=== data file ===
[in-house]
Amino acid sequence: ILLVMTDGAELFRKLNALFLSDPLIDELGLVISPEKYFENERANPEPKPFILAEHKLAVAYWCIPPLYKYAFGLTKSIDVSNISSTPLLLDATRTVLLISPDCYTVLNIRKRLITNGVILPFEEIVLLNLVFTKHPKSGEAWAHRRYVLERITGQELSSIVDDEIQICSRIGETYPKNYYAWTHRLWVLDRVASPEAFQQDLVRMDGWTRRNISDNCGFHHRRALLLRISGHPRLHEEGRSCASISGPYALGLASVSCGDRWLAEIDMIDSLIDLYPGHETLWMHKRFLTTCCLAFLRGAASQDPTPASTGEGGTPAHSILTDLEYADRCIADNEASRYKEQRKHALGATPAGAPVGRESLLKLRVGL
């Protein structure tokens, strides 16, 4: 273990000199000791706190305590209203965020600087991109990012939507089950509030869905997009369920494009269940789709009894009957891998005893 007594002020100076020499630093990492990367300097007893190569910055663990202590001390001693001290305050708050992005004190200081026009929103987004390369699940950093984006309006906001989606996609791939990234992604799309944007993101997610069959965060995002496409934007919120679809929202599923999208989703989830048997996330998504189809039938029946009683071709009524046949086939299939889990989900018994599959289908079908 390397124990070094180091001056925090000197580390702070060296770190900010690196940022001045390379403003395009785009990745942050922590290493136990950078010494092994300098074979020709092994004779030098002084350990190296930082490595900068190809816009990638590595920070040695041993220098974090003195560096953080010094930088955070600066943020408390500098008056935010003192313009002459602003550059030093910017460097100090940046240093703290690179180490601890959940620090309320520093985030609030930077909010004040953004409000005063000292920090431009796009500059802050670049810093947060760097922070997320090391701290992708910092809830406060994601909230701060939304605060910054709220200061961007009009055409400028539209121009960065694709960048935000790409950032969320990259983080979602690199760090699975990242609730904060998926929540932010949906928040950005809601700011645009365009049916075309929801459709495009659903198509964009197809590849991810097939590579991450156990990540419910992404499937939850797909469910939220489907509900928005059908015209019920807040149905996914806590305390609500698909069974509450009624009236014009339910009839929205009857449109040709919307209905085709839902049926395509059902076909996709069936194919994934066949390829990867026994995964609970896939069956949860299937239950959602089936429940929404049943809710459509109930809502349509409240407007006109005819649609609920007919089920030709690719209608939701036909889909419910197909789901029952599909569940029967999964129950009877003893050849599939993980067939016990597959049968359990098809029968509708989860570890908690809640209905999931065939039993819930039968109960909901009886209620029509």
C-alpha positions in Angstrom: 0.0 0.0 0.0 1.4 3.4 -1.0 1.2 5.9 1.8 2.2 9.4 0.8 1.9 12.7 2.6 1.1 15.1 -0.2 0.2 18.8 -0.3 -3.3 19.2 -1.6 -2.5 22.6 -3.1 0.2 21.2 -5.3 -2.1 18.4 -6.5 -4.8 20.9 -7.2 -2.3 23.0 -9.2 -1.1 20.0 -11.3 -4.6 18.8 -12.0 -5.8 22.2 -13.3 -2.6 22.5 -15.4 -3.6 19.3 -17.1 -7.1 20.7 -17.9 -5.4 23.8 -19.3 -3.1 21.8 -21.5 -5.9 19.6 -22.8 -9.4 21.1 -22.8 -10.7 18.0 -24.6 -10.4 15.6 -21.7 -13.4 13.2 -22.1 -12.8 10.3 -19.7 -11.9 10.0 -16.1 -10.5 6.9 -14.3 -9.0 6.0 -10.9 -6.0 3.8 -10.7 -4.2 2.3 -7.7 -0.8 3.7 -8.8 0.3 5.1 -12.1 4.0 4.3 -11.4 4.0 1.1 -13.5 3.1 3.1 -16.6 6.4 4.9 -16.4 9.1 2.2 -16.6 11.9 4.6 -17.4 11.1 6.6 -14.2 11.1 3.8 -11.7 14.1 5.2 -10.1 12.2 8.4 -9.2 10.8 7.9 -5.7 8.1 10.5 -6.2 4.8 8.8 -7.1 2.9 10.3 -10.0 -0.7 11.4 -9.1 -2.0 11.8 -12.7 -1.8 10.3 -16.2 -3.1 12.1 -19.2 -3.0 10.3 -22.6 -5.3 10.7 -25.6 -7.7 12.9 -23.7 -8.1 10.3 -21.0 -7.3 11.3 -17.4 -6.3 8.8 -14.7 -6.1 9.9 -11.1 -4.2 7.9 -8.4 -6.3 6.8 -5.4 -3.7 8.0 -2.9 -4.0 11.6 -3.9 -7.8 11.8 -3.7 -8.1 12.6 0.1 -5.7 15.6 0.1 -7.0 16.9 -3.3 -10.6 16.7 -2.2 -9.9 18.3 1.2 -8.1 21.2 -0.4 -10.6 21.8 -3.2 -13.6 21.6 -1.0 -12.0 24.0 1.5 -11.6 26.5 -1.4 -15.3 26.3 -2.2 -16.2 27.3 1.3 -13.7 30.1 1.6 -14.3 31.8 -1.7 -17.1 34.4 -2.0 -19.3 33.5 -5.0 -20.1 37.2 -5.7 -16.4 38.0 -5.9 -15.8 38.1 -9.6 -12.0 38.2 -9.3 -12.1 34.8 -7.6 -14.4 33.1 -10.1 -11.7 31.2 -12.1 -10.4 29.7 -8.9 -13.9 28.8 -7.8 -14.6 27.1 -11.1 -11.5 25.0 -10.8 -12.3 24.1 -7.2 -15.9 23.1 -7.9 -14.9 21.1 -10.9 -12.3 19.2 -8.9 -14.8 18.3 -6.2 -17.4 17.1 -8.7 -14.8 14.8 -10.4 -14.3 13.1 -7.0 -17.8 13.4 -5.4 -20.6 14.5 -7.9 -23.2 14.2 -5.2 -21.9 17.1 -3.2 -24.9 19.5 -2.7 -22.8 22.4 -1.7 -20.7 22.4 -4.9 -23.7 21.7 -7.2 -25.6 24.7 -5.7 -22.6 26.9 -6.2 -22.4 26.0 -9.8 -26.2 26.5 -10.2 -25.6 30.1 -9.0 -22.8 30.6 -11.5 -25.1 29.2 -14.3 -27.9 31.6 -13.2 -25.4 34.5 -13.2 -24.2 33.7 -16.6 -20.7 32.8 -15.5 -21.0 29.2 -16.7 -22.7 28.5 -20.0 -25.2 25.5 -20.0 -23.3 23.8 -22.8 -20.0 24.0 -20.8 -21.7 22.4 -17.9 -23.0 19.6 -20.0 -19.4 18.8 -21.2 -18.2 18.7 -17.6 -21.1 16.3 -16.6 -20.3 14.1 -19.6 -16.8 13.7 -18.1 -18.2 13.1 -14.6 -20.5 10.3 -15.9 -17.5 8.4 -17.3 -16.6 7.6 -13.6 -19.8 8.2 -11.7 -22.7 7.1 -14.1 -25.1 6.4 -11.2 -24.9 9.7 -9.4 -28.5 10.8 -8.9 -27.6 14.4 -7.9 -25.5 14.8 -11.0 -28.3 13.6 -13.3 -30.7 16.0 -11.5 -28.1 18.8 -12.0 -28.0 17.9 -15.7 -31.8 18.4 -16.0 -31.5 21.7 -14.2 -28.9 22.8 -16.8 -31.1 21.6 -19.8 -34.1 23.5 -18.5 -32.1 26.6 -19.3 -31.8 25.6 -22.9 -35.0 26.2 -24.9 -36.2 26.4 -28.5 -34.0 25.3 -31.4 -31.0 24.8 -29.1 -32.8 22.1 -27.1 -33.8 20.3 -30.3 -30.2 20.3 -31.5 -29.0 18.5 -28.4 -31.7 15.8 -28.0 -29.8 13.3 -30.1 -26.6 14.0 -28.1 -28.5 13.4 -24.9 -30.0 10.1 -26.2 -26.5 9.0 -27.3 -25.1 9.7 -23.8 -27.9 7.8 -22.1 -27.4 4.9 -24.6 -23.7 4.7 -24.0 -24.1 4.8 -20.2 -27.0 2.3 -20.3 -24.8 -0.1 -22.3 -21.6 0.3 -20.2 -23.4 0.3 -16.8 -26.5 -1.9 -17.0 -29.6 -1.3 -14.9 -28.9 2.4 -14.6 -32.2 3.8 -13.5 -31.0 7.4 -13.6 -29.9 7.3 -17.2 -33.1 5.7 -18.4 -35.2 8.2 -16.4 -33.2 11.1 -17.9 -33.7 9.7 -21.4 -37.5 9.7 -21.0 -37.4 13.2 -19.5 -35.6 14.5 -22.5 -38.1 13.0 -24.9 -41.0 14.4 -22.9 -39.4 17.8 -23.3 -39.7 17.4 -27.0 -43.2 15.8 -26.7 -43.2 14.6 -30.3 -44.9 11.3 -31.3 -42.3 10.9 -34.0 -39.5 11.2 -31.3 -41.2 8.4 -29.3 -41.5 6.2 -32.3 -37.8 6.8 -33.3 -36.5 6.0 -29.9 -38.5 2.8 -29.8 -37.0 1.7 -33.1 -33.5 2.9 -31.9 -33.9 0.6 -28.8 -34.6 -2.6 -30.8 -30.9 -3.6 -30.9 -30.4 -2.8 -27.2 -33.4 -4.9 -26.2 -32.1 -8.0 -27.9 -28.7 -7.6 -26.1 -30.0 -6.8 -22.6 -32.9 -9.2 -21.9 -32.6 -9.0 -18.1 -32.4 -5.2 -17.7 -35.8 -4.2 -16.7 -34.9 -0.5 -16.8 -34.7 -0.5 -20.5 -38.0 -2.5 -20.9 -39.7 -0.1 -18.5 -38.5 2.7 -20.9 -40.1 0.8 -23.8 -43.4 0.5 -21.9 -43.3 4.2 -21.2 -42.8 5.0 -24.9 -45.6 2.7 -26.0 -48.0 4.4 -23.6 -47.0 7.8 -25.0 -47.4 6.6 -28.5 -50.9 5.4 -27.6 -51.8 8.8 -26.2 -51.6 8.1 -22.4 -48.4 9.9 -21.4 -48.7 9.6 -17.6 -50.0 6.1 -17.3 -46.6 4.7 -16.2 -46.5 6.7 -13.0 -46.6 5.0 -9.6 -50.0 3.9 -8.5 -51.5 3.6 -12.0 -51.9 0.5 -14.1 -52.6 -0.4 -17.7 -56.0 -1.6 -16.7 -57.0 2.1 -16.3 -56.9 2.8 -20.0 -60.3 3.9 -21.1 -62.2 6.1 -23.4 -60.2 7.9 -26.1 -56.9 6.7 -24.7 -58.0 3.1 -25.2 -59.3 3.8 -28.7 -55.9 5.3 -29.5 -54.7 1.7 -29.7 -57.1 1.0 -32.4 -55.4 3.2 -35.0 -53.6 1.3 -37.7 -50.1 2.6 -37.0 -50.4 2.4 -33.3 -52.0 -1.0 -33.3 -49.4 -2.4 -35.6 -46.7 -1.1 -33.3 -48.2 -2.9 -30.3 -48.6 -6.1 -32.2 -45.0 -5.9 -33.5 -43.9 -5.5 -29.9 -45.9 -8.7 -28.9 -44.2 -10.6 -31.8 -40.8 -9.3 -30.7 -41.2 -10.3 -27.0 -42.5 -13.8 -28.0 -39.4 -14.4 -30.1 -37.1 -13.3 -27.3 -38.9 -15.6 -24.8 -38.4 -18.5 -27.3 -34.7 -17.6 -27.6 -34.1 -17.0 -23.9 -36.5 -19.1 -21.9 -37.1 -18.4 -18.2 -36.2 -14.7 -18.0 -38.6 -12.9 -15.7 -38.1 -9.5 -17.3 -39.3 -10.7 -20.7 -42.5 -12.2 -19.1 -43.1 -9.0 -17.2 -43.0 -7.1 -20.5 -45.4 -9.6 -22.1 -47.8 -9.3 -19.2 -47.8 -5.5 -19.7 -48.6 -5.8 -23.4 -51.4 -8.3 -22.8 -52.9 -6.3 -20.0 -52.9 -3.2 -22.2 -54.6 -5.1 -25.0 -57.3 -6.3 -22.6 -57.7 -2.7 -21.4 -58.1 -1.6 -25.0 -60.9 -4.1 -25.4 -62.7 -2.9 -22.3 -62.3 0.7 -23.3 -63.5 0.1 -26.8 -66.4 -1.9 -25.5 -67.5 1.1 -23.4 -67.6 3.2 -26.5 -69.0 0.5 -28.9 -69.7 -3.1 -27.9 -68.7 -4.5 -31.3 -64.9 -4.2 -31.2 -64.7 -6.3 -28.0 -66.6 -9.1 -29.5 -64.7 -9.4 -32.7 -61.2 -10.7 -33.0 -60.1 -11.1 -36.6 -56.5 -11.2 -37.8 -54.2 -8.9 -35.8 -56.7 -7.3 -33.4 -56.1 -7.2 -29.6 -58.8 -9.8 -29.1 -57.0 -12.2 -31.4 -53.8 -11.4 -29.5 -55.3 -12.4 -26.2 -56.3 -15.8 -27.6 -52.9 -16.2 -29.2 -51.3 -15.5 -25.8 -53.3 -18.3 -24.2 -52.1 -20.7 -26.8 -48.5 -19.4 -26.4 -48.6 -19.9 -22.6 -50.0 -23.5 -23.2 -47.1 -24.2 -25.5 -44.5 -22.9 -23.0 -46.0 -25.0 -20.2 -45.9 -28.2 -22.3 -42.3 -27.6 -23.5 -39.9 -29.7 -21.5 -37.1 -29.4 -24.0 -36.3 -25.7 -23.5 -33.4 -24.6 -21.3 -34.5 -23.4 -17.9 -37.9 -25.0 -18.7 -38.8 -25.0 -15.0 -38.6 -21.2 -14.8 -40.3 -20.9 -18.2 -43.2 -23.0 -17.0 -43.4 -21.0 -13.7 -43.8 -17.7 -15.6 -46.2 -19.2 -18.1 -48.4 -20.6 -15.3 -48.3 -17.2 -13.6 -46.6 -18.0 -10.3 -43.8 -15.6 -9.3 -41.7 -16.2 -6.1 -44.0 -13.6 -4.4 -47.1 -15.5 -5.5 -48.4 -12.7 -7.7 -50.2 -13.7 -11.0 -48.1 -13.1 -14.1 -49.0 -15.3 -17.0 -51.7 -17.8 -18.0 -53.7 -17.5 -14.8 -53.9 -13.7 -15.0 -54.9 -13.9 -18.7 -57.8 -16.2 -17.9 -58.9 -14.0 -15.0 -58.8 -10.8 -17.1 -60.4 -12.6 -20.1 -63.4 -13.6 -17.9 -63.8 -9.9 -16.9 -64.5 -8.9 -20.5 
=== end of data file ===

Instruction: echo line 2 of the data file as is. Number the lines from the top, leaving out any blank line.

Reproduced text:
Amino acid sequence: ILLVMTDGAELFRKLNALFLSDPLIDELGLVISPEKYFENERANPEPKPFILAEHKLAVAYWCIPPLYKYAFGLTKSIDVSNISSTPLLLDATRTVLLISPDCYTVLNIRKRLITNGVILPFEEIVLLNLVFTKHPKSGEAWAHRRYVLERITGQELSSIVDDEIQICSRIGETYPKNYYAWTHRLWVLDRVASPEAFQQDLVRMDGWTRRNISDNCGFHHRRALLLRISGHPRLHEEGRSCASISGPYALGLASVSCGDRWLAEIDMIDSLIDLYPGHETLWMHKRFLTTCCLAFLRGAASQDPTPASTGEGGTPAHSILTDLEYADRCIADNEASRYKEQRKHALGATPAGAPVGRESLLKLRVGL